Antara, Jakarta – Finance Minister Sri Mulyani said that Indonesia will need to remain vigilant against a number of risks that many experts predict to hamper many countries in 2023, such as economic recession, debts, geopolitical turmoil, and climate change.
"I would like to explain a number of reasons for us to be wary about [in 2023] before our optimism [for 2023]," said Mulyani at the CEO Banking Forum in Jakarta on Monday, January 9, 2023, as quoted by Antaranews.
One of the signs of an impending recession, according to Sri Mulyani, is the International Monetary Fund (IMF) forecast of 2.7 percent global economic growth. This prediction is lower compared to the 2022 economic growth prediction of 3.2 percent, and well below the actual growth realization of 6 percent in 2021.
IMF predicts 30 to 40 percent of the world's economies will experience recessions in 2023.
Another aspect in addition to the threat of a recession is a situation where state debts are no longer sustainable in 2023. There are more than 63 countries in the world that are either finding themselves in a non-sustainable debt or are on the brink of falling into such conditions.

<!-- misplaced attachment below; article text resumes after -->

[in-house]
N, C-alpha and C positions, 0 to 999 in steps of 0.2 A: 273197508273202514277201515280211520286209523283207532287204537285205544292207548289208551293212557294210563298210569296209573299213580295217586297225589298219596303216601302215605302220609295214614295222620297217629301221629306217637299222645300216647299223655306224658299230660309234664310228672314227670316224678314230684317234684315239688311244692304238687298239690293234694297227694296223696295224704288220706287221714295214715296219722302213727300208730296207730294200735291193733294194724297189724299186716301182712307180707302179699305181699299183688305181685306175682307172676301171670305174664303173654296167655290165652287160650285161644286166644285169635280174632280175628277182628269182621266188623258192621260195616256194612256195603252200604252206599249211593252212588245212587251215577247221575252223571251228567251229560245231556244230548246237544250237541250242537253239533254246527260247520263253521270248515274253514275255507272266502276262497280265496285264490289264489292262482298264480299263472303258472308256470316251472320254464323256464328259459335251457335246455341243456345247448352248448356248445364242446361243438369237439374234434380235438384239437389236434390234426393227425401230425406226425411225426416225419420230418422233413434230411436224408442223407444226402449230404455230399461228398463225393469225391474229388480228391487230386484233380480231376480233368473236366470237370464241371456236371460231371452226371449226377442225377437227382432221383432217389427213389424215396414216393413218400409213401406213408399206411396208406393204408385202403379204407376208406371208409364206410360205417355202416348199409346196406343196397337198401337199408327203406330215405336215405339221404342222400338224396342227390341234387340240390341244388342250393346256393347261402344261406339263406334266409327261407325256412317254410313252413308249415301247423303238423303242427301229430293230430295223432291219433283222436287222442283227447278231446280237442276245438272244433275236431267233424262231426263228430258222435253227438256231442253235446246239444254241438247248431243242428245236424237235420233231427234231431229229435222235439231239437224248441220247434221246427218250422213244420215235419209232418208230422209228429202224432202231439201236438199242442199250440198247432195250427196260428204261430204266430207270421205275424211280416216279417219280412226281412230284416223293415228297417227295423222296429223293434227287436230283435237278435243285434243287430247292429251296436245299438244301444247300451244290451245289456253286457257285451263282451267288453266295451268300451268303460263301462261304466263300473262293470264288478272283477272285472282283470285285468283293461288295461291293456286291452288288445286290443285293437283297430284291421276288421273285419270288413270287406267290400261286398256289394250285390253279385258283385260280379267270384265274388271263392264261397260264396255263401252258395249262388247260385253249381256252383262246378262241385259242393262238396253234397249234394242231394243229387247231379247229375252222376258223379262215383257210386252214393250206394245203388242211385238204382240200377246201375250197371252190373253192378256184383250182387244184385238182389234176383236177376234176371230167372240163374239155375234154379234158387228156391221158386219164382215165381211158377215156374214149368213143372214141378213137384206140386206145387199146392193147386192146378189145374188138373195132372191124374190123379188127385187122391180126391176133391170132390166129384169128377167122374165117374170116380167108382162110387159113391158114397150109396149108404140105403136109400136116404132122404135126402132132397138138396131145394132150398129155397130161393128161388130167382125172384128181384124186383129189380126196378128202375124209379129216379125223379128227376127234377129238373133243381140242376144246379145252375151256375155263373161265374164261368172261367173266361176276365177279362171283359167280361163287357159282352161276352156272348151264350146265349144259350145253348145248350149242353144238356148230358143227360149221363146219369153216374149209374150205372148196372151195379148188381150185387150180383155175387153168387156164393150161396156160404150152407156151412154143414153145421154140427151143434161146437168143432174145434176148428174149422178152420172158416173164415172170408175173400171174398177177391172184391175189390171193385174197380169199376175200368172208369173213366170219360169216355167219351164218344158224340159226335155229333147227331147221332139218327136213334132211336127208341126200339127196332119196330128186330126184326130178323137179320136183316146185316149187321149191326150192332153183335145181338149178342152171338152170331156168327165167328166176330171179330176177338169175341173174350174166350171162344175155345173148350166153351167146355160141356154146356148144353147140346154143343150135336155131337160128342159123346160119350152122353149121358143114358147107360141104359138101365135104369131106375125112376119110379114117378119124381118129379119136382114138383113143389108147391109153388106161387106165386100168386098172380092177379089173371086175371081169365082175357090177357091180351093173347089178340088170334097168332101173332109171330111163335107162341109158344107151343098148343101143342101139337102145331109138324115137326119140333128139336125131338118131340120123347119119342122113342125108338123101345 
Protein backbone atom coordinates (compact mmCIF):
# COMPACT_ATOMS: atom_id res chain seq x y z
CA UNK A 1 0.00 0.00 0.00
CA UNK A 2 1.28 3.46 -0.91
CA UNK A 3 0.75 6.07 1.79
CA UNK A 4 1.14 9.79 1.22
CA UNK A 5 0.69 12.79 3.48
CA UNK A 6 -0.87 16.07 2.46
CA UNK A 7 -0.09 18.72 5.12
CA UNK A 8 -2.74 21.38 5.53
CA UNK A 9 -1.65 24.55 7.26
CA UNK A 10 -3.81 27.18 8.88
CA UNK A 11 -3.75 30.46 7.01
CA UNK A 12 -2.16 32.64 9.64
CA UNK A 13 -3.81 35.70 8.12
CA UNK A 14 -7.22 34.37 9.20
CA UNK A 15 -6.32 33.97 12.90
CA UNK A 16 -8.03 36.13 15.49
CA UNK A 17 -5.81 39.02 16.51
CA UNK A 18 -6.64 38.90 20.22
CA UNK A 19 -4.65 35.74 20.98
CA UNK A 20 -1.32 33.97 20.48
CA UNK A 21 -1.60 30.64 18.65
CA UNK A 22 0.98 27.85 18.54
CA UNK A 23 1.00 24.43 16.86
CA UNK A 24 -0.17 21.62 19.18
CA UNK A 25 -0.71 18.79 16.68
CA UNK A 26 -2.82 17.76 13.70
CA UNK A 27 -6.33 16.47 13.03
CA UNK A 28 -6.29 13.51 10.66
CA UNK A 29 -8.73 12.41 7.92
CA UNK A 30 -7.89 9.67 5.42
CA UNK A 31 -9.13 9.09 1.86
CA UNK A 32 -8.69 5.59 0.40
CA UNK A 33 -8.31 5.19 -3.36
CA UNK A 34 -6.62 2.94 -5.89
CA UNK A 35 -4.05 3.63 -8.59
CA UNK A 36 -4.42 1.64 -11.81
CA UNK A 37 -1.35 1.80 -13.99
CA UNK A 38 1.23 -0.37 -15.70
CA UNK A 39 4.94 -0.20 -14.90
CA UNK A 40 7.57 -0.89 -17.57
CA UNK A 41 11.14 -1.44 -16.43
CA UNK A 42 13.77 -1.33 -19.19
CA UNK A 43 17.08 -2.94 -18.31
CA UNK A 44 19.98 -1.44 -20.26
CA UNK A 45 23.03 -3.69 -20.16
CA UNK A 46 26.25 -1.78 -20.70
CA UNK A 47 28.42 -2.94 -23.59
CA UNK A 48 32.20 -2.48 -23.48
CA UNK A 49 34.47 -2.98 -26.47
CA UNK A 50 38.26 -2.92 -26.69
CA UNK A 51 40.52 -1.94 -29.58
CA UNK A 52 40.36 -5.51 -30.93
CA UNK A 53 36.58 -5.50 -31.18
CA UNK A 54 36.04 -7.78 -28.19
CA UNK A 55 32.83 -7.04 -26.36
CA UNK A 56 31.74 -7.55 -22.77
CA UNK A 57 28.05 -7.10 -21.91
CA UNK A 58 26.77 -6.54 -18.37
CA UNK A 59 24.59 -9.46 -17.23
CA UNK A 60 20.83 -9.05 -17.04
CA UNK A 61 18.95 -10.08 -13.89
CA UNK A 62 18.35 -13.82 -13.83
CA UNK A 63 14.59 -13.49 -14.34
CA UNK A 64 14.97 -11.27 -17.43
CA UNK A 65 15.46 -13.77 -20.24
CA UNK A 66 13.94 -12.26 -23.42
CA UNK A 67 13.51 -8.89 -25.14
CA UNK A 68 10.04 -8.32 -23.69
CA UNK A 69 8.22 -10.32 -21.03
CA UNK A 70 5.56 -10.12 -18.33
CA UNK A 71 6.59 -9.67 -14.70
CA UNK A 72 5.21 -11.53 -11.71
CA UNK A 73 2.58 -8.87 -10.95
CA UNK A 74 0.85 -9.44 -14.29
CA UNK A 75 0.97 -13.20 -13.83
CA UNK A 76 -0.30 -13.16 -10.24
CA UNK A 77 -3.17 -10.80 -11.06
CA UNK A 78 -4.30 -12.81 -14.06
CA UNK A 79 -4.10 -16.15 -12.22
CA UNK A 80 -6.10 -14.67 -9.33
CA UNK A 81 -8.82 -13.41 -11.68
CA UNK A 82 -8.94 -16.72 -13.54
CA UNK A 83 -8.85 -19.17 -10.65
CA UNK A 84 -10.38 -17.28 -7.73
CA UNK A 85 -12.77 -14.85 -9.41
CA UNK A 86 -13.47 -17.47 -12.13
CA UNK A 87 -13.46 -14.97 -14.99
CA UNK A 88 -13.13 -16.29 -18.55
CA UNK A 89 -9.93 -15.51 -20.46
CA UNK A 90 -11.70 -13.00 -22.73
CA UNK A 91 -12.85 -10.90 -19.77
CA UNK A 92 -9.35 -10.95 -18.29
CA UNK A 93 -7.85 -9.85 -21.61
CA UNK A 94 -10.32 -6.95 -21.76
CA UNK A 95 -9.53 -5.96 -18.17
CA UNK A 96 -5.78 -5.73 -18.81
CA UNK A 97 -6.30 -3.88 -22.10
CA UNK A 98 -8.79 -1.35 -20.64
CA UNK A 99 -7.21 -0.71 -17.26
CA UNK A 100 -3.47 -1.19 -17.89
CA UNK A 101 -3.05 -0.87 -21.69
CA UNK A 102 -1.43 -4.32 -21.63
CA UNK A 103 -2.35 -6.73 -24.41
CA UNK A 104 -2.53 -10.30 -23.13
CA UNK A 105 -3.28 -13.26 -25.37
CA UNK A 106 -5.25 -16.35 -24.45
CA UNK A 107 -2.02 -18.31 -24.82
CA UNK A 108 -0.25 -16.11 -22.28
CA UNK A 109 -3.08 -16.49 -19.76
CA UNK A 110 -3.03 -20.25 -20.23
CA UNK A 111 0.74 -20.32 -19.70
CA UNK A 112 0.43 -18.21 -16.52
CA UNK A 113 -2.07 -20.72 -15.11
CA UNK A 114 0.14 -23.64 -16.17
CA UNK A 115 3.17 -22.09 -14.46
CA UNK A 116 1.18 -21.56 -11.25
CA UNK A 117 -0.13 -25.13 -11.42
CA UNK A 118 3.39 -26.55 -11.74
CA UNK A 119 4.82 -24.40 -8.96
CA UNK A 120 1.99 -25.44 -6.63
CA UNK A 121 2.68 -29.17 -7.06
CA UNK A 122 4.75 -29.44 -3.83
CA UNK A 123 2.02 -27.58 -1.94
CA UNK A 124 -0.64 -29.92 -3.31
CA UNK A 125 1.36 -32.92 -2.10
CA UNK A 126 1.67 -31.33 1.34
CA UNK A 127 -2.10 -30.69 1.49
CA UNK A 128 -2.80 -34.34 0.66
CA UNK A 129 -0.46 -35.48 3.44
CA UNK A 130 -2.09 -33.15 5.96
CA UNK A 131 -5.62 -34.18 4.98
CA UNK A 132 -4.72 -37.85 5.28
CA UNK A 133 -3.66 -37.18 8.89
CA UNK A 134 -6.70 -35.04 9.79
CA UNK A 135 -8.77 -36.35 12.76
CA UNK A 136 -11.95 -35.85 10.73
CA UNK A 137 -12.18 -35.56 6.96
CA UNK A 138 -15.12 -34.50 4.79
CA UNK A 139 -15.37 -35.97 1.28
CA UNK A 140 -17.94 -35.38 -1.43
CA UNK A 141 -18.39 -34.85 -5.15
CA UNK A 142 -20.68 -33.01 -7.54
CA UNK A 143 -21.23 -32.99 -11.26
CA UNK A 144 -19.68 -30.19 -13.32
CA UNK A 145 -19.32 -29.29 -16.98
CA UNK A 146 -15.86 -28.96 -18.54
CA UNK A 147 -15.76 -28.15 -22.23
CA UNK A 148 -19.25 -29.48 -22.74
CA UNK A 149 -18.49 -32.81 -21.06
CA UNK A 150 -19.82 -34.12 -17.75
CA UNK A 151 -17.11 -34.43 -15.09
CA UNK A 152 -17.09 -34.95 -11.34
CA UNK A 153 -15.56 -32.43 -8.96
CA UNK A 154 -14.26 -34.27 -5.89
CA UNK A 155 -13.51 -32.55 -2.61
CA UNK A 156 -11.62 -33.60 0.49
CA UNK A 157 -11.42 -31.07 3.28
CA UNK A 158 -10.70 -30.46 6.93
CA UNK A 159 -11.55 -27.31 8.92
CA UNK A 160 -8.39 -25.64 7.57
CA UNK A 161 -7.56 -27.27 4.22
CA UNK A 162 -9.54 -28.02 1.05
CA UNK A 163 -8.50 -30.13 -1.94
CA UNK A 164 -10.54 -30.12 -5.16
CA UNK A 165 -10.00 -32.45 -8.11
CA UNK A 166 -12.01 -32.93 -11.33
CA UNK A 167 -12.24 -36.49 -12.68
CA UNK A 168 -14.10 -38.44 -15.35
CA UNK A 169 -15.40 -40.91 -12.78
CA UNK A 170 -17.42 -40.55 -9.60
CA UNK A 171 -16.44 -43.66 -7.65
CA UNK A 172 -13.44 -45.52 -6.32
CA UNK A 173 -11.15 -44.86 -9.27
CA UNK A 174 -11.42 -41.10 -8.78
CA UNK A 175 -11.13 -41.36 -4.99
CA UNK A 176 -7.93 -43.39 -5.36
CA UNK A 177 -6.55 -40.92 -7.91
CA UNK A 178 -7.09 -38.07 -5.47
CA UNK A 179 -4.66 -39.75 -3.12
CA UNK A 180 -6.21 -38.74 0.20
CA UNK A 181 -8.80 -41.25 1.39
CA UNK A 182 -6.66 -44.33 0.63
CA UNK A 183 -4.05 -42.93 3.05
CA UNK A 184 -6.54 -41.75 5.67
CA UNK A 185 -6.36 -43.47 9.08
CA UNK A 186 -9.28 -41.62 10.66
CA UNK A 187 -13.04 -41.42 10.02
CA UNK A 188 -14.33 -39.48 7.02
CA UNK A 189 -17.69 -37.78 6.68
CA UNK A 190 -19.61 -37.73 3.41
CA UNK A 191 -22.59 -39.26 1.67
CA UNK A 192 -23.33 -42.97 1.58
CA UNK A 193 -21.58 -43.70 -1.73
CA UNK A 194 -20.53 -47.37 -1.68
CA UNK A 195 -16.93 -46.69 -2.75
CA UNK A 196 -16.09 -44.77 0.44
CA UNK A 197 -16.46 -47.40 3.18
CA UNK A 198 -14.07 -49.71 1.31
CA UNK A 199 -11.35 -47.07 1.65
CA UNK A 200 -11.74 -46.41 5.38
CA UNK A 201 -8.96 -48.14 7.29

"In the year 2023, the world must tame inflation by raising interest rates when the debt stock is high. It will certainly have an impact, not just the recession, but in some countries that have high debt may find themselves in a debt crisis," the Minister elaborated.
She elaborated that climate change is also a major topic at the G20 one of which is the aspect of climate change risks in every budget planning decision in the financial sector.
"Including banking, you will experience regulations that must be considered where climate change is a recognized risk factor that can affect not only sustainability but is also systematically important," said Sri Mulyani.